St. Maria Goretti grad lobbies for learning

March 30, 2007|by KAREN HANNA

HAGERSTOWN - For one St. Maria Goretti graduate, lobbying and taxes are close to a certainty.

Anna Binau, a 21-year-old Hagerstown native, is plotting a future in fields that combine her passions - accounting and politics. As an intern at the American Iron and Steel Institute, the St. Mary's College junior said she is observing government from the perspective of a lobbyist group.

"They help to actually push along a cause. They expose a congressman to a cause and provide (him) as much information as possible," said Binau, who talked by phone during a break from her duties about a week ago.

The salutatorian of St. Maria Goretti's Class of 2004, Binau said she has been interested in participating in Washington Semester - a college-credit program that exposes students to the workings of government - since she first learned about the program. In addition to working at the institute, Binau said, she is taking a class this semester.


For the semester, which ends in May, she is living in Arlington, Va.

Matt Davison, manager of government relations for the institute, said Binau has chronicled the discussions at congressional hearings on issues, such as climate change and trade with China, that affect the steel industry.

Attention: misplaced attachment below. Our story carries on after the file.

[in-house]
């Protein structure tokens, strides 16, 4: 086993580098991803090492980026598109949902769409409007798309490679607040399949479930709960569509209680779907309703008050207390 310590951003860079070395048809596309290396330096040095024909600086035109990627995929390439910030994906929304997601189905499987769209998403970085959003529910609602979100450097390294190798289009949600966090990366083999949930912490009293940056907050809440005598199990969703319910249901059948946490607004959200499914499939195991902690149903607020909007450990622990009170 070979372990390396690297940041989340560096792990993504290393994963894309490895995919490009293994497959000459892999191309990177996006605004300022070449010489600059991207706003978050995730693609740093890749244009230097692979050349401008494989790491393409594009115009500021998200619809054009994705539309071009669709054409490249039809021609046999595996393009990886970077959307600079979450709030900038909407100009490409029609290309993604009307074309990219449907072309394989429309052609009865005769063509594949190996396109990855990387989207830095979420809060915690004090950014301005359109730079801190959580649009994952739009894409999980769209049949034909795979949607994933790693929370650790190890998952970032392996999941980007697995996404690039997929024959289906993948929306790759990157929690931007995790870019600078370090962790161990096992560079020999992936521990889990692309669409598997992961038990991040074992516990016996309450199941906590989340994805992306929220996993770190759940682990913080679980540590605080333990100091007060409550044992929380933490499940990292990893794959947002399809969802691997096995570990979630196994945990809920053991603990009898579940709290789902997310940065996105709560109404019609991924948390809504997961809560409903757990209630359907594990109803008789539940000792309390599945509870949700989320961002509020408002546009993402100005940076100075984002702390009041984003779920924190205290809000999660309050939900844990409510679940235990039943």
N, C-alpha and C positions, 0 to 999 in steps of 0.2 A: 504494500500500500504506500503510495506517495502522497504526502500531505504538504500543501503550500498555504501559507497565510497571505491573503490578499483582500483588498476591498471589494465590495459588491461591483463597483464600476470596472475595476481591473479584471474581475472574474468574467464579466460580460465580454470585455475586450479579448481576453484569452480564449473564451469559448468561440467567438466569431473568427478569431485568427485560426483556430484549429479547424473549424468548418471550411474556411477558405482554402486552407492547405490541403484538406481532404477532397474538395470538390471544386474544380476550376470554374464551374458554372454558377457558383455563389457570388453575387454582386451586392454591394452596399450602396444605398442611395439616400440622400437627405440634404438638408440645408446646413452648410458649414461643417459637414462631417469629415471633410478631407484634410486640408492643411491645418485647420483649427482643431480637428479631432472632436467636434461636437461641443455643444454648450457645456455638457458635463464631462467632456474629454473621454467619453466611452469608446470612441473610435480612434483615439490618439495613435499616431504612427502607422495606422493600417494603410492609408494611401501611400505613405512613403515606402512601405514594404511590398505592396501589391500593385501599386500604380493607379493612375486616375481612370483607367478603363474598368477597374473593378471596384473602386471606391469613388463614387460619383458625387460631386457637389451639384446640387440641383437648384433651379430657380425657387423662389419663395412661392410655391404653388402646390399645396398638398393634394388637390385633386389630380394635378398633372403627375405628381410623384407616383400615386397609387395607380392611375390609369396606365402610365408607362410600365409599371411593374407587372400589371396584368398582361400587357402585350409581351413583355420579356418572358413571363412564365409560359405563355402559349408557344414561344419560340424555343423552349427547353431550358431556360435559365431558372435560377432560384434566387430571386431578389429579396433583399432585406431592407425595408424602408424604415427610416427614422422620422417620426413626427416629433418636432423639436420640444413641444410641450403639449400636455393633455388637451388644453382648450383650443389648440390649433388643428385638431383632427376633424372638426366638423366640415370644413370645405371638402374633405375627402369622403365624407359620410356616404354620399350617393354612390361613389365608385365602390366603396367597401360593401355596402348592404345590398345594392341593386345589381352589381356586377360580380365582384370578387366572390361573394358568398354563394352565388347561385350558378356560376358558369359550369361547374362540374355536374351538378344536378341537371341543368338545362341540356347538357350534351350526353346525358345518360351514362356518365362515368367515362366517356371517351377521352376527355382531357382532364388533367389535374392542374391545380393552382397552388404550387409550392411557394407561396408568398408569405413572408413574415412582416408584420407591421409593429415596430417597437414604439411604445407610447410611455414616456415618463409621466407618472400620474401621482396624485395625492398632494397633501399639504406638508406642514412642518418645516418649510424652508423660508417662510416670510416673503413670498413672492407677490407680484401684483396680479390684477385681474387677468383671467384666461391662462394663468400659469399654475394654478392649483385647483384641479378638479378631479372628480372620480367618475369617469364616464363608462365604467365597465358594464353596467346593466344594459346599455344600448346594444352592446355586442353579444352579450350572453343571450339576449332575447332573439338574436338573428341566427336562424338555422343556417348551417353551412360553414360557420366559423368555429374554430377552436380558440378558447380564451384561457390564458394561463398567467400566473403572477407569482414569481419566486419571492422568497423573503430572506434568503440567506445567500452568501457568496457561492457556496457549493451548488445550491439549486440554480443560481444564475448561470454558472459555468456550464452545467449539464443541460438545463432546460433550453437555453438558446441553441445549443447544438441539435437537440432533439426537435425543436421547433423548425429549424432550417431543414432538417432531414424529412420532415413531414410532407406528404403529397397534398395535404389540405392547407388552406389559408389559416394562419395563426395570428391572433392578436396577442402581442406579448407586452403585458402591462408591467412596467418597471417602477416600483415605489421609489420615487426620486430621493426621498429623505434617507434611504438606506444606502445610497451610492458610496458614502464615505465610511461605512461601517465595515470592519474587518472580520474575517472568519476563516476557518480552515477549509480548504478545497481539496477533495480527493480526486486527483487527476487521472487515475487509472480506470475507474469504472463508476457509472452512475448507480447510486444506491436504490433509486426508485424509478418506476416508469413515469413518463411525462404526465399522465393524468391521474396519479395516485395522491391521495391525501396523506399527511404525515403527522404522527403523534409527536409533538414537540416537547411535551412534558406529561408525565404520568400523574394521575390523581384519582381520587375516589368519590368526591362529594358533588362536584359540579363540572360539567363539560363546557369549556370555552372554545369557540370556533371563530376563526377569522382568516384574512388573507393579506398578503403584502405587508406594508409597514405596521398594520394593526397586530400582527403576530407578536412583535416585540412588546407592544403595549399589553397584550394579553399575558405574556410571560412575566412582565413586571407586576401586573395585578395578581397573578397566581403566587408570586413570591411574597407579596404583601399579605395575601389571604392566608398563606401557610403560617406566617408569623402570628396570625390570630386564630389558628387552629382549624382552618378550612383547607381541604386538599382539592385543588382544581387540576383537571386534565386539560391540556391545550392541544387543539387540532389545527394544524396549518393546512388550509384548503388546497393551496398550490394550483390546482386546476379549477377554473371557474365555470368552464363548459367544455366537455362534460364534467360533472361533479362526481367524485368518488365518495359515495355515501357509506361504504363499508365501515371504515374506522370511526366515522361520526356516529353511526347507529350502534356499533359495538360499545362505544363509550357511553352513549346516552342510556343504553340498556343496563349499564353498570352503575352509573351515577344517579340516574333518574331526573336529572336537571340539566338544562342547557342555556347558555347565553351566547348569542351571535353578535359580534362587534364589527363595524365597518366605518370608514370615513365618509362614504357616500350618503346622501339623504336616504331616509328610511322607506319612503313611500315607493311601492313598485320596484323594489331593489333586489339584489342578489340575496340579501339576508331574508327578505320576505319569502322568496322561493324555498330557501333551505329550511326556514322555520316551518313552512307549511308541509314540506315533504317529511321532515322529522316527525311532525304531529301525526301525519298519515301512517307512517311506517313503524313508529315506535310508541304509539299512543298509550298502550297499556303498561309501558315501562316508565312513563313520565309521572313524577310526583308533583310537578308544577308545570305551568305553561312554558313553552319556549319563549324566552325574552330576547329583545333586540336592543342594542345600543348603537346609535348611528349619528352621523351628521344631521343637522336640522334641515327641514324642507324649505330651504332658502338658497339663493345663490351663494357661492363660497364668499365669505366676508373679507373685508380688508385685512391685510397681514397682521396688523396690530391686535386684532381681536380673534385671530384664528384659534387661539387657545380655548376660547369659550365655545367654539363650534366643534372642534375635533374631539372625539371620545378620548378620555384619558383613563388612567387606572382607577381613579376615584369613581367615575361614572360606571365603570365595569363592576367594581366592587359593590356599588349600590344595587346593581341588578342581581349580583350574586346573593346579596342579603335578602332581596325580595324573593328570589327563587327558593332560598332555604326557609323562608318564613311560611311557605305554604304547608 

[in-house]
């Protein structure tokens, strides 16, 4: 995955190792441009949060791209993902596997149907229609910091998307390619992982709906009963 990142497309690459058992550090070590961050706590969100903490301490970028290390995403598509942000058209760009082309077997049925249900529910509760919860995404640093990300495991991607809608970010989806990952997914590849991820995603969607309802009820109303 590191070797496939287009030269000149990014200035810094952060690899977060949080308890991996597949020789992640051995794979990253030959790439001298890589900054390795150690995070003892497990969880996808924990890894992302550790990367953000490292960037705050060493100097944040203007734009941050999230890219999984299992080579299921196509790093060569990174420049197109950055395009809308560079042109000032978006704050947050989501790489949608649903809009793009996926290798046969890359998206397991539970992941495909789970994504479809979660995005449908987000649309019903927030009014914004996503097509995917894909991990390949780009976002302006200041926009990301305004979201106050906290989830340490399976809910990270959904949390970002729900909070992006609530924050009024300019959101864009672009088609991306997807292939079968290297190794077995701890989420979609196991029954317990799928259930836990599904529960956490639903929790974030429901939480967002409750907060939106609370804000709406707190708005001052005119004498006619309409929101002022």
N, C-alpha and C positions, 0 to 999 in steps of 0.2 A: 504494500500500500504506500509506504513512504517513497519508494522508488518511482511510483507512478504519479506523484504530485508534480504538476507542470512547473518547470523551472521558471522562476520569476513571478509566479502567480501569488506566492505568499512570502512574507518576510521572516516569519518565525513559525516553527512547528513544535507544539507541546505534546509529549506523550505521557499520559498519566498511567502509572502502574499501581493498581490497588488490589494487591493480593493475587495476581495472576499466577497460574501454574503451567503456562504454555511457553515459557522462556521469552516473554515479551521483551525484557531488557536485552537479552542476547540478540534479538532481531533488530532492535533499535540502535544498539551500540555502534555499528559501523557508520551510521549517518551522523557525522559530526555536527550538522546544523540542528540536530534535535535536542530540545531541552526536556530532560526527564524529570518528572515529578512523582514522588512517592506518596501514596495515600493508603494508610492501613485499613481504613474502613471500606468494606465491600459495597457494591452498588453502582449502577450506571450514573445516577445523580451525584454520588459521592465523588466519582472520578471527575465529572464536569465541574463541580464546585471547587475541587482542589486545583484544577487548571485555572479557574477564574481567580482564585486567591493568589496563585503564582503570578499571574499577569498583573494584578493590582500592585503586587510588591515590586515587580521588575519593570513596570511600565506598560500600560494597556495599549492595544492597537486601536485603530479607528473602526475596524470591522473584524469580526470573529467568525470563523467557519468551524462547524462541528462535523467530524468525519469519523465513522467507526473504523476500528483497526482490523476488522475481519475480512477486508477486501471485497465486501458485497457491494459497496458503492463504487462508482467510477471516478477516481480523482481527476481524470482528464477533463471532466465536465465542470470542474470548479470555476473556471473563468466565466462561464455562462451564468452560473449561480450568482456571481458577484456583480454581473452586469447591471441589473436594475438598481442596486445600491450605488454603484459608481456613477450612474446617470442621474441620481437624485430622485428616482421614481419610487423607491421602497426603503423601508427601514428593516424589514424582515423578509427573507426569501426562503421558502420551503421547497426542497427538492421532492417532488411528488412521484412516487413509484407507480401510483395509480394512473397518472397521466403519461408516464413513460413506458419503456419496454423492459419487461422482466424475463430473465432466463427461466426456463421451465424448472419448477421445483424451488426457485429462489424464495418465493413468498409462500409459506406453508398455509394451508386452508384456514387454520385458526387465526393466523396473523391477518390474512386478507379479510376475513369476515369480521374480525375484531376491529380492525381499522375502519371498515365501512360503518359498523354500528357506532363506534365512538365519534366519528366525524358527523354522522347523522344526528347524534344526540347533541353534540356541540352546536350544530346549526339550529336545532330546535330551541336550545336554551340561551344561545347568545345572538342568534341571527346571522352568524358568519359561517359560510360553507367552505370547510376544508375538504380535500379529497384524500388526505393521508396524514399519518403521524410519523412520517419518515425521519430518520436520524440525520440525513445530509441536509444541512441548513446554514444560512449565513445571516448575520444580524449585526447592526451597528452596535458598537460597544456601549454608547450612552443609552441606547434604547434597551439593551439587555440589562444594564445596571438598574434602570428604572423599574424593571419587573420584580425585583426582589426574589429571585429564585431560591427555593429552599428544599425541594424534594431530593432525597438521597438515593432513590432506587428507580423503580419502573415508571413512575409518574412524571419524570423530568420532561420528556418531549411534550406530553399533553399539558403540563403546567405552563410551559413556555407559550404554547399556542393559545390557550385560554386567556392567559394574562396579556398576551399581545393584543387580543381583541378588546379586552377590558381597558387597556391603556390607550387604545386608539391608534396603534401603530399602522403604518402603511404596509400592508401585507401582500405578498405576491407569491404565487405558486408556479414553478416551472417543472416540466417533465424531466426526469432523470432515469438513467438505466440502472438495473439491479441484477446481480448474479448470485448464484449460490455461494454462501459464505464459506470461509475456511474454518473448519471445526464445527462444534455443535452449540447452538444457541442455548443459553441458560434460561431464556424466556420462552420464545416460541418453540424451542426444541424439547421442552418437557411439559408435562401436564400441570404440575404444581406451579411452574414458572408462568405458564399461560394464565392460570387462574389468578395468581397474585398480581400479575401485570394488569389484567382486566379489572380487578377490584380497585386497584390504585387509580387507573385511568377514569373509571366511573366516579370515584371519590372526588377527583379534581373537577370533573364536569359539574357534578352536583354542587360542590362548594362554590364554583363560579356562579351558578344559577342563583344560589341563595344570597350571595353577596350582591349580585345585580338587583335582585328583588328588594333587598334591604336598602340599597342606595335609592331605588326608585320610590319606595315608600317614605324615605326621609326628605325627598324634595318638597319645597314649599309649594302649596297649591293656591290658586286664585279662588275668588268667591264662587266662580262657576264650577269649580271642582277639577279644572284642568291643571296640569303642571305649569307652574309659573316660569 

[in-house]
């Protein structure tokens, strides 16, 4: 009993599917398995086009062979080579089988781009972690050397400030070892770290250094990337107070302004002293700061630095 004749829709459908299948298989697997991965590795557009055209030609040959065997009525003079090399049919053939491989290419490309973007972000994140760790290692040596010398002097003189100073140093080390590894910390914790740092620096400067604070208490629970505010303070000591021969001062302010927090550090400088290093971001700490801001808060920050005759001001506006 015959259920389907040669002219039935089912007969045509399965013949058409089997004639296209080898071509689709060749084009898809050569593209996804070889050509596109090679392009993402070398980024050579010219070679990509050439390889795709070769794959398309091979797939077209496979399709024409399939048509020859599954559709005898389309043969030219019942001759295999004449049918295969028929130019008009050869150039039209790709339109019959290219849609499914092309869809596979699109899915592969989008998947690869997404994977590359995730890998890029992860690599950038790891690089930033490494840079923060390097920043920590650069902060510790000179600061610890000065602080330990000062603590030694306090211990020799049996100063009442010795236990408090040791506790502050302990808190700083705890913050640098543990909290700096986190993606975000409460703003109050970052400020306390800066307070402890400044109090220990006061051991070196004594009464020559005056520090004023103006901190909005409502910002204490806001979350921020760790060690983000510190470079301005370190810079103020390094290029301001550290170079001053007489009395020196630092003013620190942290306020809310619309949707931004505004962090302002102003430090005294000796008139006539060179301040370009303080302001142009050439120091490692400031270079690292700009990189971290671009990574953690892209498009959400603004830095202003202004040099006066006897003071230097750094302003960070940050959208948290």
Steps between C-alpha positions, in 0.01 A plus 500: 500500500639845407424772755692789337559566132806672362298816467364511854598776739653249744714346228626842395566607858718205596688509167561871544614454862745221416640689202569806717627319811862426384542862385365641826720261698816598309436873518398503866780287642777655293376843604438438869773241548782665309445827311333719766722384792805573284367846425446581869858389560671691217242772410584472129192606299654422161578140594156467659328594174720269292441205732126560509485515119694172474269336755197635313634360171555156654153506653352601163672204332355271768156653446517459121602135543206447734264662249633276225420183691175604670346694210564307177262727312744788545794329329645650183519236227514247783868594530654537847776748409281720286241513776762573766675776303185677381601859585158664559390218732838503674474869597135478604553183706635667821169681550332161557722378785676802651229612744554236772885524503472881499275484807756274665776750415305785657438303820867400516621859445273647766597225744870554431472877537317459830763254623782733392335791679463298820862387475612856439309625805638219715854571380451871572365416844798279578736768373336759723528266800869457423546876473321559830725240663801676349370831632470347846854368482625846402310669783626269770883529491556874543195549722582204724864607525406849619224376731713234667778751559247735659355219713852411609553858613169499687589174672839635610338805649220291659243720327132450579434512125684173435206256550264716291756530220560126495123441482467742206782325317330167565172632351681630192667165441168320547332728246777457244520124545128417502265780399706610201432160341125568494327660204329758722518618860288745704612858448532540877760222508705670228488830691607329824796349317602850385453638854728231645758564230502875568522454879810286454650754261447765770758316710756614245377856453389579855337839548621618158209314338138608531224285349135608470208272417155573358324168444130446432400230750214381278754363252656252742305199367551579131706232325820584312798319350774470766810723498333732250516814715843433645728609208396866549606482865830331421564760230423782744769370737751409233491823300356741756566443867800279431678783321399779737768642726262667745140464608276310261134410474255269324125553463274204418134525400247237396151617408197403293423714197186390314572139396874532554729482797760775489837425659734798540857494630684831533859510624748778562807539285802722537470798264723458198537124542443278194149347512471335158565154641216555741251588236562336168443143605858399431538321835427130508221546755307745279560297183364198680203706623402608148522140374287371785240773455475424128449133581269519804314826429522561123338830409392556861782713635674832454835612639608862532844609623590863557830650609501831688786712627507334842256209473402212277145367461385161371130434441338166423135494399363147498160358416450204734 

"I think for her, it's just an understanding of the federal government and Congress," Davison said.

Davison said the institute takes on interns every semester. Binau is one of six people in the office in which he works.

"I think she's got a good understanding of Congress and the membership and the leadership and who's from where," Davison said.

A political science major with minors in accounting and philosophy, Binau said she is thinking about studying tax law at a Washington, D.C., university. Eventually, she would like to work in the private sector, which she said she believes would give her more opportunity to focus on particular issues.

Despite recent scandals involving lobbyists, Binau expressed respect for the industry. Some representatives come to public hearings with their own agenda, Binau said, but others are willing to listen to the information lobbyists provide.

"I think it's a really good tool for creating really good legislation and bettering our system of government," Binau said.

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